DeLorme's Earthmate PN-60w with Spot Satellite Communicator. At $700, the magazine's editors felt that this device "can be a valuable tool on any trip that extends well outside of cell phone range. It not only provides detailed topographical maps and GPS guidance in the backcountry, it also lets explorers send SOS messages with embedded coordinates via satellite if they're in trouble--or Facebook updates if they're not."
Bosch's $700 Axial-Glide Miter Saw. "Typical compound-miter saws are stuck on rails," the magazine's editors explained. "For the Bosch Glide Miter Saw, the company's engineers looked at the tool's limited range of motion and envisioned the saw as it should have been designed, replacing the rails with a series of hinges so that a pair of triple-jointed limbs on the 12-inch, dual-bevel saw articulate like scissor jacks, gracefully and intuitively snapping into position to chop at an odd compound angle."
HSA 65 36-Volt Stihl Lithium-Ion Hedge Trimmer. This $500 cordless hedge trimmer is "the first product to be introduced in a new line of battery-powered yard tools by Stihl," the Popular Mechanics editors said, and "is poised to convert those homeowners demanding a pro-level cut from electric models. A single charge provided more than enough power to completely trim and shape a good-size yard during our tests, while emitting far less pollution than its two-stroke, gas-powered predecessors."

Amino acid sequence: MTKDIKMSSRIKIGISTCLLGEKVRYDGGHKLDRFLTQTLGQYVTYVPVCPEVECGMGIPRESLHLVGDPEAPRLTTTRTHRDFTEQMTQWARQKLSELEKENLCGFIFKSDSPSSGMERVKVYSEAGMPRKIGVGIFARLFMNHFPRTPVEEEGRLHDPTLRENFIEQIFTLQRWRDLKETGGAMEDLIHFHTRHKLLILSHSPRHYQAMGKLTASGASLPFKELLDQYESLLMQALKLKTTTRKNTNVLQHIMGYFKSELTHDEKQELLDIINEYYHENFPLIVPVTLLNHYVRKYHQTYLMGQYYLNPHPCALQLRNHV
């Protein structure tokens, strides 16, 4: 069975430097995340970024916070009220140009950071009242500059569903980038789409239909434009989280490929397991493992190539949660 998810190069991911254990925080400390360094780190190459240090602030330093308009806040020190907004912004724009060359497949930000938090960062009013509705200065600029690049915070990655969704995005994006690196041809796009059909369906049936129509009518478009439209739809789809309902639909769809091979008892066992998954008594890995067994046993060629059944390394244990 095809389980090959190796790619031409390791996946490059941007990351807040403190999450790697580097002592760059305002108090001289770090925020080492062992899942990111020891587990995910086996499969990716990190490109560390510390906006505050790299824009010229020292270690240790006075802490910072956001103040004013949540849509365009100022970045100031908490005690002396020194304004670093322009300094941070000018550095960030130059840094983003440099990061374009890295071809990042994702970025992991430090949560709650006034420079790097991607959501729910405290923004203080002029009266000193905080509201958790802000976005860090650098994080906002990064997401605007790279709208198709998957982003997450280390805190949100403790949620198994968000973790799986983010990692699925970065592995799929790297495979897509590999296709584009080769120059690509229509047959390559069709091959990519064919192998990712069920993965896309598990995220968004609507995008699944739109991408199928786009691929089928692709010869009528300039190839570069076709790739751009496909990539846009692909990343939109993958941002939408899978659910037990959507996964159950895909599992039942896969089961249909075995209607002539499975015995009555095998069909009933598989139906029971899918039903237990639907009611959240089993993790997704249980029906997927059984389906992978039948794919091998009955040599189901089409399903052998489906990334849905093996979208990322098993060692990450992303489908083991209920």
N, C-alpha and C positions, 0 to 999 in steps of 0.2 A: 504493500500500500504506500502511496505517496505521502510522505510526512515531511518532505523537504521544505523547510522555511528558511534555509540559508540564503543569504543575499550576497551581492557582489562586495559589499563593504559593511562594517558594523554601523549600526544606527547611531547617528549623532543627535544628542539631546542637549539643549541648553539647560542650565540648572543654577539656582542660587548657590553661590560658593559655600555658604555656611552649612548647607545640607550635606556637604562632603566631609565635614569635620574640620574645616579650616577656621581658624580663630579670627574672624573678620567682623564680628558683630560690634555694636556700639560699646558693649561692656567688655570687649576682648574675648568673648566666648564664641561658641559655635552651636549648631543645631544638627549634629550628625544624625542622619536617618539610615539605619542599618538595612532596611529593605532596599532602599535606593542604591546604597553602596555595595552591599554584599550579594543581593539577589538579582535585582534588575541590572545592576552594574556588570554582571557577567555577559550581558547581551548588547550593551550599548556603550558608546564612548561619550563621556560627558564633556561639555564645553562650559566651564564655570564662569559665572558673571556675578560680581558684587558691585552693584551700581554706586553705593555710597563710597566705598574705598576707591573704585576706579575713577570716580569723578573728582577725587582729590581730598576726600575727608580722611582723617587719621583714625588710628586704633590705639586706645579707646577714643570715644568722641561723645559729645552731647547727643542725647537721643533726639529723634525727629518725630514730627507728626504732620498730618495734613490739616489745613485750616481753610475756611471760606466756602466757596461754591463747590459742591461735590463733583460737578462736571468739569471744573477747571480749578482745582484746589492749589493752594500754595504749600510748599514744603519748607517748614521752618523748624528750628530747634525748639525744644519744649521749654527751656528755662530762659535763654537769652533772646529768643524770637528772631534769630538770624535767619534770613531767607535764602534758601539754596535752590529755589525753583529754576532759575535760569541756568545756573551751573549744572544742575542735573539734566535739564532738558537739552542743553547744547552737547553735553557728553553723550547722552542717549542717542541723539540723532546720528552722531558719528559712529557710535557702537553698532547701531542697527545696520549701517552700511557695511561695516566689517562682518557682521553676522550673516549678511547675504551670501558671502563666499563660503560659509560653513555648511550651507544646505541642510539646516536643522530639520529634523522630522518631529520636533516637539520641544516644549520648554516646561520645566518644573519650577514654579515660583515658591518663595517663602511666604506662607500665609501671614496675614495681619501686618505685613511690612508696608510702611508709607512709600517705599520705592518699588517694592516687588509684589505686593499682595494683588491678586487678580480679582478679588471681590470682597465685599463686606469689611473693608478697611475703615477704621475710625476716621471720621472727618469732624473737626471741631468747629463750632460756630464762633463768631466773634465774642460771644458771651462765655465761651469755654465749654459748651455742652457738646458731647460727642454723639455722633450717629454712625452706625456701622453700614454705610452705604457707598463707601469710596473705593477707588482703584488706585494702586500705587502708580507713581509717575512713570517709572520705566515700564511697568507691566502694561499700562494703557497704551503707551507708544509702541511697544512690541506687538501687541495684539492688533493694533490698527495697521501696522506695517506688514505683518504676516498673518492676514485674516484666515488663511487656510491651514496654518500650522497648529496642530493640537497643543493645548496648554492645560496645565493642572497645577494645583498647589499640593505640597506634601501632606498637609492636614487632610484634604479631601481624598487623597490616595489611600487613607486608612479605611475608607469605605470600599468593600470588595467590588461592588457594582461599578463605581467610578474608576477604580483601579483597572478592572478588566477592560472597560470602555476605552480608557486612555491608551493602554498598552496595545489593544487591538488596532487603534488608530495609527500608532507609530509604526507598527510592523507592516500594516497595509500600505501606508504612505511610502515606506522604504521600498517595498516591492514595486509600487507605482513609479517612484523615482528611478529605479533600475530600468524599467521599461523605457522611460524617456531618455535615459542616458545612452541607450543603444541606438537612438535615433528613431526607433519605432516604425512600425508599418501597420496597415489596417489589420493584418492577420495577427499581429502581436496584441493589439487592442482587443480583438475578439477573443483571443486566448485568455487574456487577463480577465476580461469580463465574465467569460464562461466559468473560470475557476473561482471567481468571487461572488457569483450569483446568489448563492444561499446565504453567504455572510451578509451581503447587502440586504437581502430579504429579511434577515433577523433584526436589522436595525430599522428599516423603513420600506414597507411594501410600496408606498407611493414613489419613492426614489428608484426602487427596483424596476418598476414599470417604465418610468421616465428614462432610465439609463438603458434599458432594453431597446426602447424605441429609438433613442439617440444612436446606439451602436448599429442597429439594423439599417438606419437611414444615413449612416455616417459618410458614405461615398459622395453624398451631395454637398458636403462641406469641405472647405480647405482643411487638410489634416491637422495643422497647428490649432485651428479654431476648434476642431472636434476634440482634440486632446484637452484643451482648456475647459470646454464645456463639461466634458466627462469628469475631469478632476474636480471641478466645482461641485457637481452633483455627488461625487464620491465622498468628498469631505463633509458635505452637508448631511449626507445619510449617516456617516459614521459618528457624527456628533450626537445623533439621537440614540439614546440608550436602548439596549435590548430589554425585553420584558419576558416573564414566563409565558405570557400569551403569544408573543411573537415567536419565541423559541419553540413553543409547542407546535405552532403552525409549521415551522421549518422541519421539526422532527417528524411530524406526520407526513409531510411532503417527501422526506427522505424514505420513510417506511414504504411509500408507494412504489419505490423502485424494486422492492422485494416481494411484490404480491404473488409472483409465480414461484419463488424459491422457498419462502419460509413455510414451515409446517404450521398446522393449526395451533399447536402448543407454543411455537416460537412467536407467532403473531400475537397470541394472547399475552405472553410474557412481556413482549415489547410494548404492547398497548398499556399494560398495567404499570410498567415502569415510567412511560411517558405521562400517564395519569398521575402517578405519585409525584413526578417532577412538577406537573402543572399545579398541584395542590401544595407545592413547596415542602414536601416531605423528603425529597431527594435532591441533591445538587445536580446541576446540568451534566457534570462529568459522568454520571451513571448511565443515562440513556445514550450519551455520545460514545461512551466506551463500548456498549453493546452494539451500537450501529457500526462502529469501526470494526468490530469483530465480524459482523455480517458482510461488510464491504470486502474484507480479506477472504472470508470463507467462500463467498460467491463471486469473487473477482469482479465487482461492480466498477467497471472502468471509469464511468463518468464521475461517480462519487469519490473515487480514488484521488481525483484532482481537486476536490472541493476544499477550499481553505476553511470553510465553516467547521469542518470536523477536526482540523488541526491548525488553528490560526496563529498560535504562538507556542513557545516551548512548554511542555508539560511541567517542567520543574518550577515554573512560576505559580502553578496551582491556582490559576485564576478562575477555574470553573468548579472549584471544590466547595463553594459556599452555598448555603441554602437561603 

Trane's ComfortLink II Thermostat. At $300, the editors felt that "the 7-inch touch-screen interface of [the thermostat] eclipses the competition in ease of use and clarity of information--which is key, because the device has so much data to give. It gathers online forecasts and fires up heating and cooling equipment as the weather changes. It also remembers a house's HVAC history, allowing users to compare costs from year to year, and will eventually sync with the local utility to project costs over time."
Sony's $700 Alpha NEX-5 Camera. Popular Mechanics' editors were impressed by this 14.2 megapixel camera because they felt it is "the smallest interchangeable-lens camera yet. The NEX-5 even trumps an expensive SLR in one key respect: it is so adept at low-light shooting that Sony's engineers decided to design the camera without a built-in flash."
For Bogo, a favorite part of choosing the winners is looking for interconnections between the various winners. For example, she said she liked that the list contained both the two electric cars and the GL1 automotive scanning tool that she called "a window into the car's computer."
At the same time, she also enjoyed the interconnection between the Evo and the Snapdragon, and also found interesting the relationship between the phone and the DeLorme Earthmate, "which keeps you connected when you're entirely out of cell phone range."
Ultimately, when choosing the the 10 products on the magazine's list--and likely the innovators that the magazine will announce later this week--the editors looked to satisfy a set of criteria that have governed each of the five previous years' lists, and seem likely to do so in the future.
"Our ethic here at the magazine is that we love to know how things work and how problems are solved," Bogo said, "and those are the two lenses through which we choose products."